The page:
How many times has this happened to you? You're in a movie theater or church, and cell phones keep ringing. The girl in seat 36C is surreptitiously talking on her cell phone as the flight takes off. Or, worst of all, you notice that the creepy guy in the men's locker room is holding a digital camera.
Well, those things have happened to me plenty of times. So I was intrigued when Ars Technica reported that Microsoft has recently applied for a patent entitled, Mobile Device Manners Propagation and Compliance. "The claimed invention is a technology that would disable certain features on electronic devices like cell phones, digital cameras and DVRs, or disable the device entirely. The patent application cites some fairly obtuse examples such as "particular zones to limit the speed and/or acceleration of vehicles, to require the use of lights, to verify an indication of insurance coverage and/or current registration, or the like."
There are some interesting questions here. Are "Digital Manners" a good thing or a bad thing? In today's world of electronic rudeness, are manners even possible? And are you willing to risk the possibility of Orwellian intrusion?
After thinking about it for awhile (ie. five seconds) I have decided that I vehemently oppose this application. I hope the patent examiner is reading this - please - find some prior art and reject this thing. Yes, I don't like cell phones in movie theaters, nor do I like the girl in 36C, and I certainly don't like creepy guys. But I also don't like technology that, without my permission, defeats functionality that I paid for. I also don't like a technology that disrupts the ER's call to my cardiologist's phone while he's in church.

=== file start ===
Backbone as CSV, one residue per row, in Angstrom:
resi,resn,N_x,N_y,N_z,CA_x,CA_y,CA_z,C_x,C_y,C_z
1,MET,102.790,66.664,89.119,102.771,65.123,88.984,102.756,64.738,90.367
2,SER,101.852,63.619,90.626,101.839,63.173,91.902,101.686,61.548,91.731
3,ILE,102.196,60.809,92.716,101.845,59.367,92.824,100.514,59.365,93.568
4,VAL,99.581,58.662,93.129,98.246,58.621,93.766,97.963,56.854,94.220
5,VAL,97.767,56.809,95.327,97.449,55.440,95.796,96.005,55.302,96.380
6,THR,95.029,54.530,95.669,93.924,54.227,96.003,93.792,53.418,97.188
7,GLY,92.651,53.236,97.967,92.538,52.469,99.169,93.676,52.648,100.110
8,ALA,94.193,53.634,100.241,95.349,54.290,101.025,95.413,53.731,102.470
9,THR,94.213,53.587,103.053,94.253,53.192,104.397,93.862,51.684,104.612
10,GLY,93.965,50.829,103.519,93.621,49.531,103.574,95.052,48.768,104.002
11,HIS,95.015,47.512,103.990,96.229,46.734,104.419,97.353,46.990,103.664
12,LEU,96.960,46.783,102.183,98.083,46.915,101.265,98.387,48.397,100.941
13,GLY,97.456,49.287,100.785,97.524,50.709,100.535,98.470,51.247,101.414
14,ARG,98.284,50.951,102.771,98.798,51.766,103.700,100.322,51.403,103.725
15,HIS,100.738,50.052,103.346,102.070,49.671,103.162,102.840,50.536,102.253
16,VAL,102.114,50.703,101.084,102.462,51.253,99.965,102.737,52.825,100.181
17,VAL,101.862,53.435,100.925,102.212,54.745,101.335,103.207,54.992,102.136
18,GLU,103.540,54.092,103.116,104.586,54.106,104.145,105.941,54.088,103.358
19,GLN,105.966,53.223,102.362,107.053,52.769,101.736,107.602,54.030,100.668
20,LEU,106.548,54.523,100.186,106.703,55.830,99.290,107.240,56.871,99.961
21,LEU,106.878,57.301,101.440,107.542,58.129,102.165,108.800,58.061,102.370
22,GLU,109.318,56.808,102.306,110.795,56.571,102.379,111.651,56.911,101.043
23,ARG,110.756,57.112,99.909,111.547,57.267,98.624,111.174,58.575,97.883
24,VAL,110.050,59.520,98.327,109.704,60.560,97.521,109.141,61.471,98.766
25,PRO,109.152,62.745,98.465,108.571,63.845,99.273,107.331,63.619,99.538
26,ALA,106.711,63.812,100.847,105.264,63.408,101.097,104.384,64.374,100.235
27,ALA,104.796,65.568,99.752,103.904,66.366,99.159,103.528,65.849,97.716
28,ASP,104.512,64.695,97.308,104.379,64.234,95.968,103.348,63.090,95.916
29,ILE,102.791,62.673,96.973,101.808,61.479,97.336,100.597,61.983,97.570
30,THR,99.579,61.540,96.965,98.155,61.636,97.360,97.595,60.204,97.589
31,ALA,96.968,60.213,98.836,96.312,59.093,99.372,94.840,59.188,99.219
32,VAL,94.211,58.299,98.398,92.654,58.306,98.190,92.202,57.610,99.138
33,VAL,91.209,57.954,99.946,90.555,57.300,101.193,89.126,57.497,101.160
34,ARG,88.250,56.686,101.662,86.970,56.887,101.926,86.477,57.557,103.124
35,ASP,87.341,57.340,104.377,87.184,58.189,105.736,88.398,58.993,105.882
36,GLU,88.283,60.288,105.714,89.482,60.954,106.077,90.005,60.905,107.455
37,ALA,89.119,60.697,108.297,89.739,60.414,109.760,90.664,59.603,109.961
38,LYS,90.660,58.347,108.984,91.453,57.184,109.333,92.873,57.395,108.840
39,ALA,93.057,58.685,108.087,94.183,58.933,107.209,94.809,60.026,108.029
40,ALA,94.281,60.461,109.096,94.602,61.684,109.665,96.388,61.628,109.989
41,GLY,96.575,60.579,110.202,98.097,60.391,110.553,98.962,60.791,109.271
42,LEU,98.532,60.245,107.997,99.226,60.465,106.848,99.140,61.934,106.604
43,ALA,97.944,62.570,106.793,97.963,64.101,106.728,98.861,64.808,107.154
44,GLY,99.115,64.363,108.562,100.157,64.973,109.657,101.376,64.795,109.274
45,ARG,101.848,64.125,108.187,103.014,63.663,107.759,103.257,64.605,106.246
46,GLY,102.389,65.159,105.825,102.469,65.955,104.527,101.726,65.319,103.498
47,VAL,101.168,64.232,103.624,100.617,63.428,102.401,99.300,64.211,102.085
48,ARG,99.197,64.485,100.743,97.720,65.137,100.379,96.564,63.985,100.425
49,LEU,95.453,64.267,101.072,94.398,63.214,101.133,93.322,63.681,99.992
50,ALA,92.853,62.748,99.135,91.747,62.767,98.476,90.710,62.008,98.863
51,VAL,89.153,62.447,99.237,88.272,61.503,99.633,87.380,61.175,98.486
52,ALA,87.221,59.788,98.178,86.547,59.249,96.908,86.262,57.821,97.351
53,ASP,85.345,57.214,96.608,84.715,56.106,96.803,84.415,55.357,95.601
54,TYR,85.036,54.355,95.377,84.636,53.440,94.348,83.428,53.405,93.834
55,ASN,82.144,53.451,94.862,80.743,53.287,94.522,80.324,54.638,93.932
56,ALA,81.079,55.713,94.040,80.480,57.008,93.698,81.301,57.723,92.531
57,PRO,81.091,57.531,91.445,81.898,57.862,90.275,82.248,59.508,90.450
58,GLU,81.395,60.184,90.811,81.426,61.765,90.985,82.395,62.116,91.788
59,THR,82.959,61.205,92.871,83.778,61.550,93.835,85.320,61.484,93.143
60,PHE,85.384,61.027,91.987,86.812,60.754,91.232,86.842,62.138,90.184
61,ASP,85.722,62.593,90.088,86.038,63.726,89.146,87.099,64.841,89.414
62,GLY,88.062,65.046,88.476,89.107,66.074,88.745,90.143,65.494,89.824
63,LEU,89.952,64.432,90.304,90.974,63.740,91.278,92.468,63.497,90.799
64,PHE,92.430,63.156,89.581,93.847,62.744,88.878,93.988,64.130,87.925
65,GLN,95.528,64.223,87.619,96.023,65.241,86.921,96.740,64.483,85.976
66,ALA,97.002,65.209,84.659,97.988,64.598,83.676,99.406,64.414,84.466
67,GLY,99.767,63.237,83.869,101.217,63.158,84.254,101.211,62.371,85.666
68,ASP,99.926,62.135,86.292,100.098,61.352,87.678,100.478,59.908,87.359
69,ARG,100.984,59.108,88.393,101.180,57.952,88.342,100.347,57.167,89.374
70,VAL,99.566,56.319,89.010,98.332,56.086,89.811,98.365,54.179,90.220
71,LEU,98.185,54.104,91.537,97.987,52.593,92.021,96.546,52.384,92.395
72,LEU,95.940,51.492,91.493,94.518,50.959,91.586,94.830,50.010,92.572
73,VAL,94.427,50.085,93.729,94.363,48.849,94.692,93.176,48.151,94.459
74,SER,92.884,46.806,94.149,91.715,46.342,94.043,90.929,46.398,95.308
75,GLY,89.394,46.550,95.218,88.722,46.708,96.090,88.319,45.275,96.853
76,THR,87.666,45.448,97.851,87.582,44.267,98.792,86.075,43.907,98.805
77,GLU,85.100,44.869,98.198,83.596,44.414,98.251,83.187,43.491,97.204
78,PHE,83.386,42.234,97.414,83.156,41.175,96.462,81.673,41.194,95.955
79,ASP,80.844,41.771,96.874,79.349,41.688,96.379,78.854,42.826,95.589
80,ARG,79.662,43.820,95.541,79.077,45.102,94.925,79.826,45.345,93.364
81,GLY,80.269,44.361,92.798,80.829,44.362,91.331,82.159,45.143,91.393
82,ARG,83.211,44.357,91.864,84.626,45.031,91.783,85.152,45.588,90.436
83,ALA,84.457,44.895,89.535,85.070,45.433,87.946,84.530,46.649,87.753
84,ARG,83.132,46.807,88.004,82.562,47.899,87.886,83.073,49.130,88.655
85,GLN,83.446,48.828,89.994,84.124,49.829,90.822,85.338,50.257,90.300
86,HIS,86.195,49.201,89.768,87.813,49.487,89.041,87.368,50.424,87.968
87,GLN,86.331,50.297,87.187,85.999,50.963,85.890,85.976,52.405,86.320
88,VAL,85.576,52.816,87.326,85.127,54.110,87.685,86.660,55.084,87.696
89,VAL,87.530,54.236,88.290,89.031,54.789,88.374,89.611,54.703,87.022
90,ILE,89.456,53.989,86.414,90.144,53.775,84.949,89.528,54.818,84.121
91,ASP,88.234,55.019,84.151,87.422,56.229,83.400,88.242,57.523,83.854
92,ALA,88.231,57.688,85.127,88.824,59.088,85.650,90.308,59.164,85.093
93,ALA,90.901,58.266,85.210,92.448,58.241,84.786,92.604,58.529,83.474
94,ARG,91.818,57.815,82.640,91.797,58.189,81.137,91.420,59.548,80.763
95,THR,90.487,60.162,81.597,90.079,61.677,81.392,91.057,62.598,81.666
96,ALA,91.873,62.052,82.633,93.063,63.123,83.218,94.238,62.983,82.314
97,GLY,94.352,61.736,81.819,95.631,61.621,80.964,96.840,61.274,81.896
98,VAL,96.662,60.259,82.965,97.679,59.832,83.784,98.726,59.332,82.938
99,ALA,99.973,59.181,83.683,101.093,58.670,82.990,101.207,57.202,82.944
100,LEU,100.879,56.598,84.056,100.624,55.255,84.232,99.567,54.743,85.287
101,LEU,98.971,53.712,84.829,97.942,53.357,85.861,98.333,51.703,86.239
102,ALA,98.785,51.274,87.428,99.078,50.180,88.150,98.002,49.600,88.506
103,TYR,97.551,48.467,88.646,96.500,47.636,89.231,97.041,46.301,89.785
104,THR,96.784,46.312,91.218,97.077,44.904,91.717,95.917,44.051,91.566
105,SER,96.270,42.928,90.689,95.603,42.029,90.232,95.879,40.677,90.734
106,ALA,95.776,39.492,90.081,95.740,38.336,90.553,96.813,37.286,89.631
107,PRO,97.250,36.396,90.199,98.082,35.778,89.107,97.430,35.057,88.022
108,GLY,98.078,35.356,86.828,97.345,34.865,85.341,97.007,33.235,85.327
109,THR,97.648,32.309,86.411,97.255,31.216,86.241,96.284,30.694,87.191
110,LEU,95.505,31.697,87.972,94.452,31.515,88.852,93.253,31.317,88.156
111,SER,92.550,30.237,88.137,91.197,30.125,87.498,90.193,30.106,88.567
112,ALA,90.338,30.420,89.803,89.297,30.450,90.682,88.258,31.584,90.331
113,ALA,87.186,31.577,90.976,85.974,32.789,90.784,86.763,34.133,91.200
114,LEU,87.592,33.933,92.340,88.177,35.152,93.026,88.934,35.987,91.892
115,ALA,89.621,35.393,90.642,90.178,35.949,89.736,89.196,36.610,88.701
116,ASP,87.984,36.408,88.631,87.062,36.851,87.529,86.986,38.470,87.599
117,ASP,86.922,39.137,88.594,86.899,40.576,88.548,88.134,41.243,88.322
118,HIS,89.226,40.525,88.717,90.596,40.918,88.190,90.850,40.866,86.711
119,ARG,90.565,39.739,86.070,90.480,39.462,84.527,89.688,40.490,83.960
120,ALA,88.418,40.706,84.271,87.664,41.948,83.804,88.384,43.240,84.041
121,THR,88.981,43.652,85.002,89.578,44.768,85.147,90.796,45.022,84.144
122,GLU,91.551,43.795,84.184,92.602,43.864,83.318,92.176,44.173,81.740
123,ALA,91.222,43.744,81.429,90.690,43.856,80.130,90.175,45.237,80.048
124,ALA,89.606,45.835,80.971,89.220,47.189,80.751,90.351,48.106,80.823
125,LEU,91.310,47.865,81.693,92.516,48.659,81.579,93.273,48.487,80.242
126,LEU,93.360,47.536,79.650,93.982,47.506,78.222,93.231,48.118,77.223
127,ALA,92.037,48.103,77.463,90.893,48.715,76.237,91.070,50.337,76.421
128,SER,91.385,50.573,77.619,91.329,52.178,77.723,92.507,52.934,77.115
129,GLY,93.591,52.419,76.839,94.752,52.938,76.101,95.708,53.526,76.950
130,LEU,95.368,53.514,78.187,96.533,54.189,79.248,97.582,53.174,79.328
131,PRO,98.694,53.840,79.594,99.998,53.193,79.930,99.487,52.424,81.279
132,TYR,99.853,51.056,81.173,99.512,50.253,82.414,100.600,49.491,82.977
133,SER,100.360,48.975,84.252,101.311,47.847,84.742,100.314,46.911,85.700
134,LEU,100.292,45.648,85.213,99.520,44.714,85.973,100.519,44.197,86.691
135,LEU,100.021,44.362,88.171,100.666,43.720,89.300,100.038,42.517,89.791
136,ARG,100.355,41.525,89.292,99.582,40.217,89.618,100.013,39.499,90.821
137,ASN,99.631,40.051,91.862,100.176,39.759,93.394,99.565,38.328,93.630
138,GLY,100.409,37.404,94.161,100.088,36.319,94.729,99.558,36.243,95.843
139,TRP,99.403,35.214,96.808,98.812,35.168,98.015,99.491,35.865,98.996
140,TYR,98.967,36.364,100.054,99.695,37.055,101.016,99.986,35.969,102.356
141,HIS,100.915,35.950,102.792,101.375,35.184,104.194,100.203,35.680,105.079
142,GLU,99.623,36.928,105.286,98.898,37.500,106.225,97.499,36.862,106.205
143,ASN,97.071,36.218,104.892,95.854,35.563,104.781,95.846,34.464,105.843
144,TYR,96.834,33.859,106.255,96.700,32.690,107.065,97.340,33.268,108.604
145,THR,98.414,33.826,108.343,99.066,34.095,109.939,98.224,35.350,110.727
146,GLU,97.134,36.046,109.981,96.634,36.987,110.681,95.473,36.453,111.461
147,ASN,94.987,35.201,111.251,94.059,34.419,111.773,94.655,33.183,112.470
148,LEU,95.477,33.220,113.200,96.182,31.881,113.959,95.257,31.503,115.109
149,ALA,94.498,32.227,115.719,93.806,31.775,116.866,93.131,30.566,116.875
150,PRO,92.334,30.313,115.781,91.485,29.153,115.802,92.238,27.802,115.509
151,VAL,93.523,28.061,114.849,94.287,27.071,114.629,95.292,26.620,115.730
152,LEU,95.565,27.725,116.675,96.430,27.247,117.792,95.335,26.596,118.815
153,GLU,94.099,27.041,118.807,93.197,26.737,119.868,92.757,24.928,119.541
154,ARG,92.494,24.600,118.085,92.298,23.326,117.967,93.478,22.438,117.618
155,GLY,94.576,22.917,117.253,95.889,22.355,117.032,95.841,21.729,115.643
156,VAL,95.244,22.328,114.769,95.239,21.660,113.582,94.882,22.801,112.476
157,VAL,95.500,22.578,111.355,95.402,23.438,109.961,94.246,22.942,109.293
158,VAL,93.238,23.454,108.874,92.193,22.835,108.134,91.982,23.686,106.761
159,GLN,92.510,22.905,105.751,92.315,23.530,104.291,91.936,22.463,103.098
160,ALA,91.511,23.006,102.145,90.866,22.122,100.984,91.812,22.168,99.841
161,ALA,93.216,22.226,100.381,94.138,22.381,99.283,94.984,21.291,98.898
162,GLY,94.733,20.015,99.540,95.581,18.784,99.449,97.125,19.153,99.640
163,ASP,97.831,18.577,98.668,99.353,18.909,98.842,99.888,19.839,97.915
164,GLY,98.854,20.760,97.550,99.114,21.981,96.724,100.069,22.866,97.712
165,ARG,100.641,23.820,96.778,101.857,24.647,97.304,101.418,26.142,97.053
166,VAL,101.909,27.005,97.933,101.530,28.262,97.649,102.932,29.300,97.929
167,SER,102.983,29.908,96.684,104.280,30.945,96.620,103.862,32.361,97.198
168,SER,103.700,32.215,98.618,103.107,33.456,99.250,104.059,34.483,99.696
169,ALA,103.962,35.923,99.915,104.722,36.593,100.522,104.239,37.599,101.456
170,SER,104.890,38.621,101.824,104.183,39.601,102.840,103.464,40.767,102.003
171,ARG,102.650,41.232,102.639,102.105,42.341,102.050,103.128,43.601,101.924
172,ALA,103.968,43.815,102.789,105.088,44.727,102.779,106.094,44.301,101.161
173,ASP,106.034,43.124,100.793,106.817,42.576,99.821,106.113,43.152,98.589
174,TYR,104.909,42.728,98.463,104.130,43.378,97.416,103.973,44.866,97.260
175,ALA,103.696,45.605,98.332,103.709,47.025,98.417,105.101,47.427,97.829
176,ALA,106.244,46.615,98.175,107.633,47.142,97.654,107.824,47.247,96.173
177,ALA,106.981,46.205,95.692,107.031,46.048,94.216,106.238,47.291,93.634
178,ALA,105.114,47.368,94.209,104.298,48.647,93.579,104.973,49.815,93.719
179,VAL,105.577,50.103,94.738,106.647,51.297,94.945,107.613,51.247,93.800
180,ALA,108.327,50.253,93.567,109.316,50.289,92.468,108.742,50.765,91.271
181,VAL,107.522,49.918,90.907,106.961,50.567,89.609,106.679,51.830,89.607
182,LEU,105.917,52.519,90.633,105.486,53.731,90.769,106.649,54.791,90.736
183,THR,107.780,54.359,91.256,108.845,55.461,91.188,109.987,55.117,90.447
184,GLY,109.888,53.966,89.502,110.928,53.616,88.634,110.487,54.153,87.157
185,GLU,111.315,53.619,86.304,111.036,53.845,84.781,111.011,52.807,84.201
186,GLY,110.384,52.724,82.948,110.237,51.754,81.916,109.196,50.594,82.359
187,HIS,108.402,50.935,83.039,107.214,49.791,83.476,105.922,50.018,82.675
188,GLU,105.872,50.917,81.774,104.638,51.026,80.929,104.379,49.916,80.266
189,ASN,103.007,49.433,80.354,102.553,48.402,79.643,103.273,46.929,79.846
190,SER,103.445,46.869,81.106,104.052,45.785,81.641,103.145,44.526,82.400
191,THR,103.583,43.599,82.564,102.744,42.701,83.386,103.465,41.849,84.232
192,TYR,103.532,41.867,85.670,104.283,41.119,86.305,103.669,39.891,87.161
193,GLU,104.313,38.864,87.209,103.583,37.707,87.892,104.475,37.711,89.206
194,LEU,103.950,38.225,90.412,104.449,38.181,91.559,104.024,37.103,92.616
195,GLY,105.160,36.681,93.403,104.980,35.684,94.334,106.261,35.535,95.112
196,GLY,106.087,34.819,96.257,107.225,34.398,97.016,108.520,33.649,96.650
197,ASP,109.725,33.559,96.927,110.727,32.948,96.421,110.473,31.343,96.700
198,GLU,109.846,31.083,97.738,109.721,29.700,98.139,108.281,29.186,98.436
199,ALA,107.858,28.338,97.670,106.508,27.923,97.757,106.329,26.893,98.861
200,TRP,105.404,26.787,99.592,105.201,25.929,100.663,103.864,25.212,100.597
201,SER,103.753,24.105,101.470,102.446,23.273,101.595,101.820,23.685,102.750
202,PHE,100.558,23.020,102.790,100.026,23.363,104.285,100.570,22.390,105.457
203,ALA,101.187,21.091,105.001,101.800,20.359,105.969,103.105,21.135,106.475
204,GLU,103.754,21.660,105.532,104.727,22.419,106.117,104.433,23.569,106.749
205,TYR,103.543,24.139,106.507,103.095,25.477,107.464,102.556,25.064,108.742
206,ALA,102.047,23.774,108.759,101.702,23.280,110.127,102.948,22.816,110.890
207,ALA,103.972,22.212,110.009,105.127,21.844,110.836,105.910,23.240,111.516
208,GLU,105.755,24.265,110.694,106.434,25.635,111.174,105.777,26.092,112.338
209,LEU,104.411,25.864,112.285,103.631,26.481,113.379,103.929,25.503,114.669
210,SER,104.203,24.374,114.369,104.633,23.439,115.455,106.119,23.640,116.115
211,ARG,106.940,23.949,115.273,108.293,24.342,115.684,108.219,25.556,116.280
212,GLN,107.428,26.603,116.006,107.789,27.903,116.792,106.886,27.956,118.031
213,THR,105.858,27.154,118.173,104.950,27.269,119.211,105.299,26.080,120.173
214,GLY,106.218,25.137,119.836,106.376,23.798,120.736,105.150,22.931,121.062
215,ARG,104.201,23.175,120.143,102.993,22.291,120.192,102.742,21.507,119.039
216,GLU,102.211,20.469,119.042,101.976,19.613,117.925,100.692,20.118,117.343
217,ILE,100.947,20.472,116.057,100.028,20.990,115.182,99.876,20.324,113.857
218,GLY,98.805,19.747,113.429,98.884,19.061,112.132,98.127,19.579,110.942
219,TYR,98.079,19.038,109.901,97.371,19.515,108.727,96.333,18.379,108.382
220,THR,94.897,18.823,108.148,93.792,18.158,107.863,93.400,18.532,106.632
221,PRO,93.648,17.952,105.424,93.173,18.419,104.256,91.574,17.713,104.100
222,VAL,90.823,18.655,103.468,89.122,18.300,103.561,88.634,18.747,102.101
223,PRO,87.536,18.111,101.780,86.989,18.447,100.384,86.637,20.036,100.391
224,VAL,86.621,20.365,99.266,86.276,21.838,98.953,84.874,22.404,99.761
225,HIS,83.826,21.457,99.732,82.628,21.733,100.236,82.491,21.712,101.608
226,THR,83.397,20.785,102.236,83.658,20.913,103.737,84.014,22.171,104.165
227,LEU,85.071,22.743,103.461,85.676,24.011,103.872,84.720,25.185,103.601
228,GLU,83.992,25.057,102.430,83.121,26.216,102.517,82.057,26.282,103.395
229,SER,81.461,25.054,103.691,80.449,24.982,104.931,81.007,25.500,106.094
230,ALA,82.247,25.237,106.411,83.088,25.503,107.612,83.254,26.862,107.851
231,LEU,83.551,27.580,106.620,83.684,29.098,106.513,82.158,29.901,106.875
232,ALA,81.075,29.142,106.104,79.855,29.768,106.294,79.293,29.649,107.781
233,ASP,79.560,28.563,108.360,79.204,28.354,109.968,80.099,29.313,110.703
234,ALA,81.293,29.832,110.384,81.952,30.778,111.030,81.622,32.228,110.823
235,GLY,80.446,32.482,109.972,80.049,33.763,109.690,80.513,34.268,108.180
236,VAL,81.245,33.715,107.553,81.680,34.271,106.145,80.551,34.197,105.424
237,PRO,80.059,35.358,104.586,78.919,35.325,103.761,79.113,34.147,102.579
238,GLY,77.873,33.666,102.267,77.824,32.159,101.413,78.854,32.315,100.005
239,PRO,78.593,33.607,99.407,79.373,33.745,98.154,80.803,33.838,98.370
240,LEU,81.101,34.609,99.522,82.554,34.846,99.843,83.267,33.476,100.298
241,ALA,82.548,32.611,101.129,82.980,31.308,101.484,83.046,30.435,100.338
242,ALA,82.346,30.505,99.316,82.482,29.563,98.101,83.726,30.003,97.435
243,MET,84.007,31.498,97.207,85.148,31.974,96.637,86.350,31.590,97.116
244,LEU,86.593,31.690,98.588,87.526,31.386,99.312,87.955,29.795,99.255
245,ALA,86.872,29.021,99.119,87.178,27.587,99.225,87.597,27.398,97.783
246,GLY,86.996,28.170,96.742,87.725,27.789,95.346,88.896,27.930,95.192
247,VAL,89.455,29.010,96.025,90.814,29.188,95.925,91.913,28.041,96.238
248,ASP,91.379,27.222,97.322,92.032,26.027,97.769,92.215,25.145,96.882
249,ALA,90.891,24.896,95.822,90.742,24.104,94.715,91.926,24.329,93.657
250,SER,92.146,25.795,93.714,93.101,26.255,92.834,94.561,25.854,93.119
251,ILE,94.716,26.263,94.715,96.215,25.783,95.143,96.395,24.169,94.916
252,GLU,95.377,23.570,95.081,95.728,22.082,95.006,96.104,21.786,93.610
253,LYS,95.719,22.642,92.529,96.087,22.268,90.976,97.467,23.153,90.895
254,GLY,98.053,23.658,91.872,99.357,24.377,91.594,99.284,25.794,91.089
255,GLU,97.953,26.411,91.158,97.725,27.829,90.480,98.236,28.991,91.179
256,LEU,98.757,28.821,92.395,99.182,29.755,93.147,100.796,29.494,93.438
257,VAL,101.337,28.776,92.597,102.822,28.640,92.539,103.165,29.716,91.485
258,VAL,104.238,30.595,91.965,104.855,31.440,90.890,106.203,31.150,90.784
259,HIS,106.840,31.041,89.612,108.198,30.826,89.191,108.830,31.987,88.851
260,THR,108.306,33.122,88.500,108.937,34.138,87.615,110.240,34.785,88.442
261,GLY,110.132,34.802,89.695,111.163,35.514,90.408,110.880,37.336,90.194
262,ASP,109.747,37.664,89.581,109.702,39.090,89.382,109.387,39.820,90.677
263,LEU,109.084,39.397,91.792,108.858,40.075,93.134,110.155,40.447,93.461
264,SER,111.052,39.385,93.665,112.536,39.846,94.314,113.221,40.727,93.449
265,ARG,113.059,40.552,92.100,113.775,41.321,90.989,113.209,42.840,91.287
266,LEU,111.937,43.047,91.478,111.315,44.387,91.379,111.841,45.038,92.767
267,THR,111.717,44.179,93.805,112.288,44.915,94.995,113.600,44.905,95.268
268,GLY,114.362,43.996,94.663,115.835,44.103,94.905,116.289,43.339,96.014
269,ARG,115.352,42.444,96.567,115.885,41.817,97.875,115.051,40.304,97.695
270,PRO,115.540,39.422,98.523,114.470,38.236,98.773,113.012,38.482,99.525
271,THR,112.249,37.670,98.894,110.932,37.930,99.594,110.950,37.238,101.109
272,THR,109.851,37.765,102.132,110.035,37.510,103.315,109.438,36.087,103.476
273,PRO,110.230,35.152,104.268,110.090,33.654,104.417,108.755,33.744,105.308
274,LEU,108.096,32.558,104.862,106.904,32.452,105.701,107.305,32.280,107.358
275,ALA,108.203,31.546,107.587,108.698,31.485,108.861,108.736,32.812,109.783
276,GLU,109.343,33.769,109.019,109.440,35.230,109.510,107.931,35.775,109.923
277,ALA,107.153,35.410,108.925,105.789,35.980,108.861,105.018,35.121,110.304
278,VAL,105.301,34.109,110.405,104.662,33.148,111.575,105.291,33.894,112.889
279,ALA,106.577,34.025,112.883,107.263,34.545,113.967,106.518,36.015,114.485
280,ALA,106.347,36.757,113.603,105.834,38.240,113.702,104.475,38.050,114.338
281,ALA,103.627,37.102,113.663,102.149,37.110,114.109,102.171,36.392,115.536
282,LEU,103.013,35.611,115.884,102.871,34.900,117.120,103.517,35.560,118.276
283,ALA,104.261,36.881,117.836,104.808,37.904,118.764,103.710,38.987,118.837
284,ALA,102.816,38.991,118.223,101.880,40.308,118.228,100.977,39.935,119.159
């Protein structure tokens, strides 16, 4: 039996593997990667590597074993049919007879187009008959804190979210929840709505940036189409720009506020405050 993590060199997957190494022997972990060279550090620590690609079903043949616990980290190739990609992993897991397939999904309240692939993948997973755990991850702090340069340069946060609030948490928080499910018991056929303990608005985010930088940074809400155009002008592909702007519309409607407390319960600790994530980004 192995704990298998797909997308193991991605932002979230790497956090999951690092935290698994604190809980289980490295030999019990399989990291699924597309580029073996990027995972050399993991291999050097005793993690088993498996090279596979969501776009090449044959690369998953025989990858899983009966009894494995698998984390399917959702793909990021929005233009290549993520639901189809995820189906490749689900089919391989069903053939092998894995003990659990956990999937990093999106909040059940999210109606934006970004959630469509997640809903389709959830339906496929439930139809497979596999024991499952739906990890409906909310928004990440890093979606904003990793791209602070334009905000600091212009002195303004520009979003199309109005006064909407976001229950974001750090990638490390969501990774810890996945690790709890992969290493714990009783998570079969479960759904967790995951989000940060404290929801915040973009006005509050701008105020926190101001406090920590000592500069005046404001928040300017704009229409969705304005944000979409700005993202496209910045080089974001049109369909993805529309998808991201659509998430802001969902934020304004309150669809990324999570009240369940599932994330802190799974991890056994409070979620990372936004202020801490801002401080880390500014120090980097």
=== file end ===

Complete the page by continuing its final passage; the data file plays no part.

The fact is that it's a lost cause. Digital Manners won't bring civility to our world because that particular genie left the bottle long ago. Instead, it will only bring lawsuits (for example, your babysitter is frantically calling you and her call is blocked because you are in a hospital's "quiet zone"). Finally, I really don't like the totalitarianism that such technology would certainly engender. Police departments that can disable video cameras whenever they make an arrest, or speed traps that automatically slow down my vehicle. Frankly, all this seems very retro. Like an idea from some 1950's film clip about how technology will make the future world a perfect place. Been there, done that. Doesn't work. Scary.
The photo, BTW, is of Eric Arthur Blair.—Ken C. Pohlmann
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